Welcome to my World · 3577 days ago
However, it isn’t really “my” world alone. In fact, what motivated me to start blogging is the is the mysterious attraction this medium holds for the introverts of the world, a group in which I hold life membership. Here I can rather comfortably talk to myself and everyone else at the same time. It often seems as though it is a way of letting others into the often impenetrable portions of my experiece. It also has the grace of not mandating anyone to explore those regions who isn’t interested in so doing.
If you are not an introvert you may be surprised to learn that the universe is not only something you engage outside of yourself. Rather inside you, in your head, heart and imagination.
This isn’t quite as self-important or pretentious as it may sound. There are lines of William Blake’s that have always resonated with me: “There are things seen and things unseen, and between them are doors.” Each of us see and fail to see some aspects of reality. My take on the introvert/extrovert distinction has been that extroverts approach reality through the “seen” and introverts through the “unseen.”
Our task of course, in this postmodern era, is not to privilege one path or another, but to expose and open the “doors” between them. Although I wasn’t always aware of or interested them, thie door sof diversity and inclusivity has opened was opened for me some years back. That’s another story for another day.
I suppose that I would describe myself as an “eclectician.” My academic background lies in the “discipline” of philosophy, if a discipline it is. As you may know the further one travels the traditional academic path the narrower one’s focus is supposed to become. When I ended my formal doctoral studies I was told I was a scholar of Ethics, with a concentration in Philosophy of Law and Jurisprudence.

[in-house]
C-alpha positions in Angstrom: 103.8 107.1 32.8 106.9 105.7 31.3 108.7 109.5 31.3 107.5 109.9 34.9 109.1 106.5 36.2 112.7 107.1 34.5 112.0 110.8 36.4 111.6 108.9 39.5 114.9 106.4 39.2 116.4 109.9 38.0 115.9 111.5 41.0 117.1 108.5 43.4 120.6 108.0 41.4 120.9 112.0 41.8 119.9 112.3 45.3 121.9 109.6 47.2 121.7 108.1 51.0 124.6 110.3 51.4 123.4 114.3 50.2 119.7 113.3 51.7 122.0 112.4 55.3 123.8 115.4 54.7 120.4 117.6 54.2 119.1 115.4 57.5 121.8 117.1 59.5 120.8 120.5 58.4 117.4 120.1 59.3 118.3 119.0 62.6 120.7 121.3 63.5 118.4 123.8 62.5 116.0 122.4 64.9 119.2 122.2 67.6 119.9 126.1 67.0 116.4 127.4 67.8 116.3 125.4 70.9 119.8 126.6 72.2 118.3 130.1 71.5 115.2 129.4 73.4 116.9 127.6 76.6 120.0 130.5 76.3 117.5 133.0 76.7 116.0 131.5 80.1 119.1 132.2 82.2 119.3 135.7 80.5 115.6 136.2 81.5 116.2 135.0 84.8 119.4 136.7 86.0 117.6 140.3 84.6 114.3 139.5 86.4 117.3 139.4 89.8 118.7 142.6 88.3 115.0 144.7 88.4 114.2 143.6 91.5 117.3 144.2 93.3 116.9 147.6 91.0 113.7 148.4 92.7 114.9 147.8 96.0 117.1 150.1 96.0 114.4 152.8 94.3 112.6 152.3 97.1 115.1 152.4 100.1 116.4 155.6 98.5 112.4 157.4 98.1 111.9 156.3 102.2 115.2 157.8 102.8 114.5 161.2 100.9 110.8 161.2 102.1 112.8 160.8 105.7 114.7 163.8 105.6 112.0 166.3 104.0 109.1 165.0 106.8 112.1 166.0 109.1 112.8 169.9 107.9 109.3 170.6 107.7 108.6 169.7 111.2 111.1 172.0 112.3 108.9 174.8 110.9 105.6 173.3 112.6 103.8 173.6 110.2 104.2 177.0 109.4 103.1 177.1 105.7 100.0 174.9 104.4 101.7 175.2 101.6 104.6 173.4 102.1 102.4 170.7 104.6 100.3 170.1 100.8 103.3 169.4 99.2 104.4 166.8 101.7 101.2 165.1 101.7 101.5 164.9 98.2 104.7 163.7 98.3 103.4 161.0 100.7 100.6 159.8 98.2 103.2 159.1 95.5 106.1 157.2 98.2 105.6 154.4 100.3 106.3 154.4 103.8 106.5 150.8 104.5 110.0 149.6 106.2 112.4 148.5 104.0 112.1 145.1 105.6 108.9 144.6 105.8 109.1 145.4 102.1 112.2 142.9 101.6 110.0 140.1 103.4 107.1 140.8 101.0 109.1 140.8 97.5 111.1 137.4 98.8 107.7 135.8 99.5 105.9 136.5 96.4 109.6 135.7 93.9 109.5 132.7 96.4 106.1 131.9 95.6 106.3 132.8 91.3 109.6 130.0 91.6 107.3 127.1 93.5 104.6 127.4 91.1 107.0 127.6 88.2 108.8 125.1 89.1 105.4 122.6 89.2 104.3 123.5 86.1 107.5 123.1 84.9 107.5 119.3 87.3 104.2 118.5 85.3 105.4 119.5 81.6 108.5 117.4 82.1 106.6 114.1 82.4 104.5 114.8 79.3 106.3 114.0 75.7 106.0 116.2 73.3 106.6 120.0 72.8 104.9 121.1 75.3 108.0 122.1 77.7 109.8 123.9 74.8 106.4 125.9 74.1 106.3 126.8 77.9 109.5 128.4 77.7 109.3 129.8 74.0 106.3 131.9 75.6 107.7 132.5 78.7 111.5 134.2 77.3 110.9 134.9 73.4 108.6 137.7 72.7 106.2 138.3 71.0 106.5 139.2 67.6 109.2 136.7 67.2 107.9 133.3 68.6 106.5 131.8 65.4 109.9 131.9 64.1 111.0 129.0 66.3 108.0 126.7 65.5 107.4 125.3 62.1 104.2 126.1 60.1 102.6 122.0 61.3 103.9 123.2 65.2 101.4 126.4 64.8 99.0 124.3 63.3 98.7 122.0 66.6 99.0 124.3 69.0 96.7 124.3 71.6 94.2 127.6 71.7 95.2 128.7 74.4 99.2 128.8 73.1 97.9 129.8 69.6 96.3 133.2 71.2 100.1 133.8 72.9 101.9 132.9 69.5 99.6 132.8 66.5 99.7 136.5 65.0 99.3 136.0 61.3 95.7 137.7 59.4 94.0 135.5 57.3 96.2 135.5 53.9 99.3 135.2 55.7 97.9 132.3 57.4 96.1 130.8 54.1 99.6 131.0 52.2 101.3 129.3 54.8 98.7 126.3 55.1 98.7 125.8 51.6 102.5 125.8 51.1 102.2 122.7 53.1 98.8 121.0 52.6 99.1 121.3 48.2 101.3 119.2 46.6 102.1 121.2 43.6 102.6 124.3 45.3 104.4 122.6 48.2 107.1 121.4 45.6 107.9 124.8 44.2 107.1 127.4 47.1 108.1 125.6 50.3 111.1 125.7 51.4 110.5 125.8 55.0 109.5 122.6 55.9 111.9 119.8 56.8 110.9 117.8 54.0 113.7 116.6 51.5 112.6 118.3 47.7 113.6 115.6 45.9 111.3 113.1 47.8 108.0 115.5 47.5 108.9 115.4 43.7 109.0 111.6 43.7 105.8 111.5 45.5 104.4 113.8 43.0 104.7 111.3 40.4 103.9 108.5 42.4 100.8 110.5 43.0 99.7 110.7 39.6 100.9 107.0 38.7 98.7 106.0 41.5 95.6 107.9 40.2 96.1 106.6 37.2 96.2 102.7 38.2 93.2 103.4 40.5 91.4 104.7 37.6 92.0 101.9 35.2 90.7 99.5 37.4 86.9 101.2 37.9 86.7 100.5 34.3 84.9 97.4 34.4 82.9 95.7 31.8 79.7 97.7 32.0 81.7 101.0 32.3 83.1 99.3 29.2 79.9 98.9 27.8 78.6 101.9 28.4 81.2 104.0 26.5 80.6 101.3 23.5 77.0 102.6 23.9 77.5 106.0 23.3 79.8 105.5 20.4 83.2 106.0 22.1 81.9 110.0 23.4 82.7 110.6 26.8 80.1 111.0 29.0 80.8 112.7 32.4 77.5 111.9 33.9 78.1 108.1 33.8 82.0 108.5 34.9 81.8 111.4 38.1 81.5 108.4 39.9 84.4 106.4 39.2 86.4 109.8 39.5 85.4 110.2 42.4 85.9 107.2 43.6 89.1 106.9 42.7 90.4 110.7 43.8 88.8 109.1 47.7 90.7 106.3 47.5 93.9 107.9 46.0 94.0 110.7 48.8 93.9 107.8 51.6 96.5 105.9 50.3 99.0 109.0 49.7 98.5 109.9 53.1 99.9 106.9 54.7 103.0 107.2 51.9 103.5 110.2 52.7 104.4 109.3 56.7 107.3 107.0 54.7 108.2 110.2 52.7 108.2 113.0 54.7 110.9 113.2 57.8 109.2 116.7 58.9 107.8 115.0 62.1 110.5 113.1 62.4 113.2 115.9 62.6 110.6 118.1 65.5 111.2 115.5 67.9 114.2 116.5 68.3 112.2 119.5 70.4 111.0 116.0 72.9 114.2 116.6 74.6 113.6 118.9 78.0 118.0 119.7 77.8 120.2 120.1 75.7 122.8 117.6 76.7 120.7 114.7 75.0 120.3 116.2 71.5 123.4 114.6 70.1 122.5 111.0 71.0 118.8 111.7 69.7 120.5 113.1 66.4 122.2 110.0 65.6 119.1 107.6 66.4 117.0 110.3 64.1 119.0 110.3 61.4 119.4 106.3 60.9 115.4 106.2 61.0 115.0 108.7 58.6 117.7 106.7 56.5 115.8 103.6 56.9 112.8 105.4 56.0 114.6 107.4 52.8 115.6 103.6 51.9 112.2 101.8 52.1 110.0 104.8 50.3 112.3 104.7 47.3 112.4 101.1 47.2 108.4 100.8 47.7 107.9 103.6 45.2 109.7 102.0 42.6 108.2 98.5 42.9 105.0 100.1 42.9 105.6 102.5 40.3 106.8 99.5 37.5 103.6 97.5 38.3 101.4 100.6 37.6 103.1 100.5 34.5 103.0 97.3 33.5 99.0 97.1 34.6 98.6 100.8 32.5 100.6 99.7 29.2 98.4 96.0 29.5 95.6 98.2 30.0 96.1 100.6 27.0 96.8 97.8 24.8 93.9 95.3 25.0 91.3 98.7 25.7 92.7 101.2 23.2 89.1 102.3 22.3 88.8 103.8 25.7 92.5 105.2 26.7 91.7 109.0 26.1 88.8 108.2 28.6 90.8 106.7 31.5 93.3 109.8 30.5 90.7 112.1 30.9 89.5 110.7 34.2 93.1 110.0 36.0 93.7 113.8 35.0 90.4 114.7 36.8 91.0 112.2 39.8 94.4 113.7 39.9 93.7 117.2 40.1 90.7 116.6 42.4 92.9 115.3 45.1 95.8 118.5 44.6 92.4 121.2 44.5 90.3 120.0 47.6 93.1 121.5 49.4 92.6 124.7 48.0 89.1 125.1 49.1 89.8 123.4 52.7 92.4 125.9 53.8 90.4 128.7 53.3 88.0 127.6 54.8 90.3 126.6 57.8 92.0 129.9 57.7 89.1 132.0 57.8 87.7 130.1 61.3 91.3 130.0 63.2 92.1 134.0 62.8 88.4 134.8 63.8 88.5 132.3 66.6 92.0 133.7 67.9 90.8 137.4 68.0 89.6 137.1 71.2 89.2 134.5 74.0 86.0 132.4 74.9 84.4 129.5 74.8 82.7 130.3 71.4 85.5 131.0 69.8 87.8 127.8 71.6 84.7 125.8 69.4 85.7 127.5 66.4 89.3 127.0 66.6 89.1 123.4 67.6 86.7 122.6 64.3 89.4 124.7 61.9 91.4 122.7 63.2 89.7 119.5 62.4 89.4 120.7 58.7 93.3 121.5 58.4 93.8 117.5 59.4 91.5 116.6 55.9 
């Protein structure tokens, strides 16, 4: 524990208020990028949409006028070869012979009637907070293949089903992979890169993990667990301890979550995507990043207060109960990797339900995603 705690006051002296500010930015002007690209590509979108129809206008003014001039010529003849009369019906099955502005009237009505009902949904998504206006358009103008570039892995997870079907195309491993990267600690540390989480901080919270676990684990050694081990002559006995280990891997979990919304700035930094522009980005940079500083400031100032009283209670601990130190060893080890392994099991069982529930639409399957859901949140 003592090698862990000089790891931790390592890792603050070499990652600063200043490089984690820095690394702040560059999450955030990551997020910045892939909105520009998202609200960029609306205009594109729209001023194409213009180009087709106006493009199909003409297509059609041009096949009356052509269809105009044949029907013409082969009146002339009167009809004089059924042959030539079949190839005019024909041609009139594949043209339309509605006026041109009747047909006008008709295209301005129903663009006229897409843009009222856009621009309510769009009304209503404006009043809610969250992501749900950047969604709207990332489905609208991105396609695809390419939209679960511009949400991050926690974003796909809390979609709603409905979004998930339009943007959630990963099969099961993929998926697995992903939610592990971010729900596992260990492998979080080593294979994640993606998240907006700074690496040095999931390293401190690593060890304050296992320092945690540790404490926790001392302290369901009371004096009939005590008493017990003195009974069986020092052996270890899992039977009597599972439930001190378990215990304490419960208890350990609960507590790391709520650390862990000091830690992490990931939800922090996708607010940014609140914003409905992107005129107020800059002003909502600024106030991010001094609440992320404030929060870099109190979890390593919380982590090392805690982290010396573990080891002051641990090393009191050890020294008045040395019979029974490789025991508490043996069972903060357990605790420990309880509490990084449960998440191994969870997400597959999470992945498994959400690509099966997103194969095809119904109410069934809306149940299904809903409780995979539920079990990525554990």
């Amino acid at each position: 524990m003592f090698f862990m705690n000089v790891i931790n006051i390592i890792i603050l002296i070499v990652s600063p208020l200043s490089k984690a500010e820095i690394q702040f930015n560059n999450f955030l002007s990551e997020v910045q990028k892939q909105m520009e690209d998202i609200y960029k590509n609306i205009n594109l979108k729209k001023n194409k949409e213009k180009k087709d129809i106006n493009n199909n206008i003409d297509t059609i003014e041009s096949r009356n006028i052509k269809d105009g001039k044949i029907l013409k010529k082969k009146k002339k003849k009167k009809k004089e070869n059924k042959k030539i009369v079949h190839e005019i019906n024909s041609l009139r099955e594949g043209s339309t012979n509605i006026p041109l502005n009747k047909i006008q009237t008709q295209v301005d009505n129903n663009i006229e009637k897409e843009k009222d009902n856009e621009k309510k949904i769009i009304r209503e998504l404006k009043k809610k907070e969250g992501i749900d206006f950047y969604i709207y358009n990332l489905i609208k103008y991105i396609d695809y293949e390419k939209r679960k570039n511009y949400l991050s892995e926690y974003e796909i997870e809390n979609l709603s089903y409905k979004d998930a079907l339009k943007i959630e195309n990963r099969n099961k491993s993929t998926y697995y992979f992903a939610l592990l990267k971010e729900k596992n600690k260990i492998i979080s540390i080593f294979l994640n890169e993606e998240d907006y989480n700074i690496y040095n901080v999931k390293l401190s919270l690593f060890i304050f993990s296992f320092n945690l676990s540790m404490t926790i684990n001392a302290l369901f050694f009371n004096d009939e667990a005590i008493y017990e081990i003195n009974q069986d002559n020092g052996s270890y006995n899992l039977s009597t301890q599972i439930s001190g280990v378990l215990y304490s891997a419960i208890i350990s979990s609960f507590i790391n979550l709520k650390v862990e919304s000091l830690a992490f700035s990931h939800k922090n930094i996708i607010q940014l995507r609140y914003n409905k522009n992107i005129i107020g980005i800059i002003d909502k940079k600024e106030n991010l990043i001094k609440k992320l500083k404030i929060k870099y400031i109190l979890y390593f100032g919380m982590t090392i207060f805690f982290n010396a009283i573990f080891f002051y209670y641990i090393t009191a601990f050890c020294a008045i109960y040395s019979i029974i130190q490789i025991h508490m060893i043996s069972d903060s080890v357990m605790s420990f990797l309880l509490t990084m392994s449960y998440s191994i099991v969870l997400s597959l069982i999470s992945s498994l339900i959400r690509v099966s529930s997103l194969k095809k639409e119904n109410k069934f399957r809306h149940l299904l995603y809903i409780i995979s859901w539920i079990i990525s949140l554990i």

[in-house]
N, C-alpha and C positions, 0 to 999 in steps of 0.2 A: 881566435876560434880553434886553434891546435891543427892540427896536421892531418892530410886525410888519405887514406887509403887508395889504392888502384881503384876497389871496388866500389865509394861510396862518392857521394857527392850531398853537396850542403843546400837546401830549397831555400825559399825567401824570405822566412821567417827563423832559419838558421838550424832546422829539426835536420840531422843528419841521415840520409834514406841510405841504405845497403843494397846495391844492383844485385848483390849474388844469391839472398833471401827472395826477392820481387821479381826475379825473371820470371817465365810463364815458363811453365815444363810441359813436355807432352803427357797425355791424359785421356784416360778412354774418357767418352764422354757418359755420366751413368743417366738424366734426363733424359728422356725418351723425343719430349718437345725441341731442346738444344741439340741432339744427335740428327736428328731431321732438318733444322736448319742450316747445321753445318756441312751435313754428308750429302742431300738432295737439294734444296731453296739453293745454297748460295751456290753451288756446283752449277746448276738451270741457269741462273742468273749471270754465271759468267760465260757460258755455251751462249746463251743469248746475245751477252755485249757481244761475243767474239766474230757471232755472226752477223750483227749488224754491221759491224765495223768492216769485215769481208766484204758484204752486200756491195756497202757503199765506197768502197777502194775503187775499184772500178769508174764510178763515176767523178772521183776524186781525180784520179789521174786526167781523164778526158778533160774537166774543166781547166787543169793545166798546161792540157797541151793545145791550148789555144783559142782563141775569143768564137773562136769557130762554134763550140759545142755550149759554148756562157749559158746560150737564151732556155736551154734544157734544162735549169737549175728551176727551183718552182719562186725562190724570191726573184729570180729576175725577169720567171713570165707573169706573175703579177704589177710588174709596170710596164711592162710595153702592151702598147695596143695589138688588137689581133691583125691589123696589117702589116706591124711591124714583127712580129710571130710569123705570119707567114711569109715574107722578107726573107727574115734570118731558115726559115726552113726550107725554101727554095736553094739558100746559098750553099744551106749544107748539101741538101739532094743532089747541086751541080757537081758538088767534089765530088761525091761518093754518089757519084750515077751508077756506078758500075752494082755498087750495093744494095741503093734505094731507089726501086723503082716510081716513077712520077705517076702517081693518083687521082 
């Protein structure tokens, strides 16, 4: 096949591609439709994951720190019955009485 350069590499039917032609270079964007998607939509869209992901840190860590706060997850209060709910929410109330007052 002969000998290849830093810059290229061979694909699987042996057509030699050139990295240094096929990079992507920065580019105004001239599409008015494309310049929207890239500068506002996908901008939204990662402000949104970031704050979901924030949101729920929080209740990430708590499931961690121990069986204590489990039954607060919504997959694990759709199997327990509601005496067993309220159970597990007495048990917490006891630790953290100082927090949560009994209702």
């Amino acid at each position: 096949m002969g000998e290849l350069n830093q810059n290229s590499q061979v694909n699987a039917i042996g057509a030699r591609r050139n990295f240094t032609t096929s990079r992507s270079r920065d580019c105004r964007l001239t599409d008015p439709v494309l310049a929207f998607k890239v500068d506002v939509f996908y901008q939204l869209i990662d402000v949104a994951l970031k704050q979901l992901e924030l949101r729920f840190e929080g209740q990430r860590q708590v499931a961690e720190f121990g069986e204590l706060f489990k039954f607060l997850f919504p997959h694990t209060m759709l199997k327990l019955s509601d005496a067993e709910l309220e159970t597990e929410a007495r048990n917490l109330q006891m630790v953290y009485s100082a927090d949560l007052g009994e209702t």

Indeed, I entered my doctoral studies after a decade or so of practising law, and I did enrol in courses which reflected ethical issues and questions. However going back to Philosophy, I thought and hoped, meant opening doors which the “real discipline” of Law either refused to search for walk through once found.
My program in Philosophy of Law at the University of Western Ontario was one that had been truly tamed by its deference, even envy, of the mainstream world of legal institutions and practice. The program was run by philosophy professors, allegedly in partnership with like minded colleagues in the law school. In fact, if one was in the program and di not have a law degree, it was required that s/he enrol “unofficially” in the first year law program, ostensibly to learn to think like a lawyer, as law schools have traditionally chanted the first year program does.
All well and good I guess for those who hungered to explore the mysteries of the legal worldview but who had not been initiated into the profession, and thus who could never claim to be “real” lawyers, only envious thralls.
The end result was that I joined another group, this one I still hold faint hopes of being paroled from, the ABD (all but dissertation) student. We are those who have completed all requirements for official “doctorhood” other than completing the dissertation.
I did complete a first draft of a dissertation on the parallel paths I had noted between developments in logic and argumentation and those in dispute resolution processes. By time I went back to revising it however I had walked through so many other doors that I no longer recognized what I had written as being meaningful to me any longer. Not that what I had written was “wrong” in any meaningful sense. Within the much smaller context I had written it in, it was probably true and perhaps might have been even vaguely interesting to some. There’s a market for everything as they say.